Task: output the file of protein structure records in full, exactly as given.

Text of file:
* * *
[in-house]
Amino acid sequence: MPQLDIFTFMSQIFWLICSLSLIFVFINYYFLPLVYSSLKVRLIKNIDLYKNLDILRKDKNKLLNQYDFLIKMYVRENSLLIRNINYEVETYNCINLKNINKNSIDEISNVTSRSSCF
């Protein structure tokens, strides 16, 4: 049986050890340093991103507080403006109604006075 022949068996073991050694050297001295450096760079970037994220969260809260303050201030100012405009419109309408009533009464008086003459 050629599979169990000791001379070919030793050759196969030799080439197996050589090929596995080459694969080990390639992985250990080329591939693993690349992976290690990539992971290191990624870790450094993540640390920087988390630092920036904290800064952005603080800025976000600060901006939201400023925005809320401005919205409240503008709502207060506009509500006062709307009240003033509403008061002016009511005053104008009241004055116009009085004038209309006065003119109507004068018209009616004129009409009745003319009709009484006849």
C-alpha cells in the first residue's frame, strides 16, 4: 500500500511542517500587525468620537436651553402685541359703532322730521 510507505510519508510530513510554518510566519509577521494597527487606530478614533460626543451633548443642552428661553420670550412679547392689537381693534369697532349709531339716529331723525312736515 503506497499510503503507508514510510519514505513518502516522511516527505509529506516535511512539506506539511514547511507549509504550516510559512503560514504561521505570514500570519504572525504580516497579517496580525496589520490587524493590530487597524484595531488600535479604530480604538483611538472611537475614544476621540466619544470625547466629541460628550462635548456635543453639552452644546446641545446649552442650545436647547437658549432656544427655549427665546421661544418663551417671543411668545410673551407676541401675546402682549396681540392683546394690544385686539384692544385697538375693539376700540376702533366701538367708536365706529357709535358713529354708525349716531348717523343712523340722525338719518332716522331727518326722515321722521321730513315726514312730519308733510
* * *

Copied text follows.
[in-house]
Amino acid sequence: MPQLDIFTFMSQIFWLICSLSLIFVFINYYFLPLVYSSLKVRLIKNIDLYKNLDILRKDKNKLLNQYDFLIKMYVRENSLLIRNINYEVETYNCINLKNINKNSIDEISNVTSRSSCF
């Protein structure tokens, strides 16, 4: 049986050890340093991103507080403006109604006075 022949068996073991050694050297001295450096760079970037994220969260809260303050201030100012405009419109309408009533009464008086003459 050629599979169990000791001379070919030793050759196969030799080439197996050589090929596995080459694969080990390639992985250990080329591939693993690349992976290690990539992971290191990624870790450094993540640390920087988390630092920036904290800064952005603080800025976000600060901006939201400023925005809320401005919205409240503008709502207060506009509500006062709307009240003033509403008061002016009511005053104008009241004055116009009085004038209309006065003119109507004068018209009616004129009409009745003319009709009484006849």
C-alpha cells in the first residue's frame, strides 16, 4: 500500500511542517500587525468620537436651553402685541359703532322730521 510507505510519508510530513510554518510566519509577521494597527487606530478614533460626543451633548443642552428661553420670550412679547392689537381693534369697532349709531339716529331723525312736515 503506497499510503503507508514510510519514505513518502516522511516527505509529506516535511512539506506539511514547511507549509504550516510559512503560514504561521505570514500570519504572525504580516497579517496580525496589520490587524493590530487597524484595531488600535479604530480604538483611538472611537475614544476621540466619544470625547466629541460628550462635548456635543453639552452644546446641545446649552442650545436647547437658549432656544427655549427665546421661544418663551417671543411668545410673551407676541401675546402682549396681540392683546394690544385686539384692544385697538375693539376700540376702533366701538367708536365706529357709535358713529354708525349716531348717523343712523340722525338719518332716522331727518326722515321722521321730513315726514312730519308733510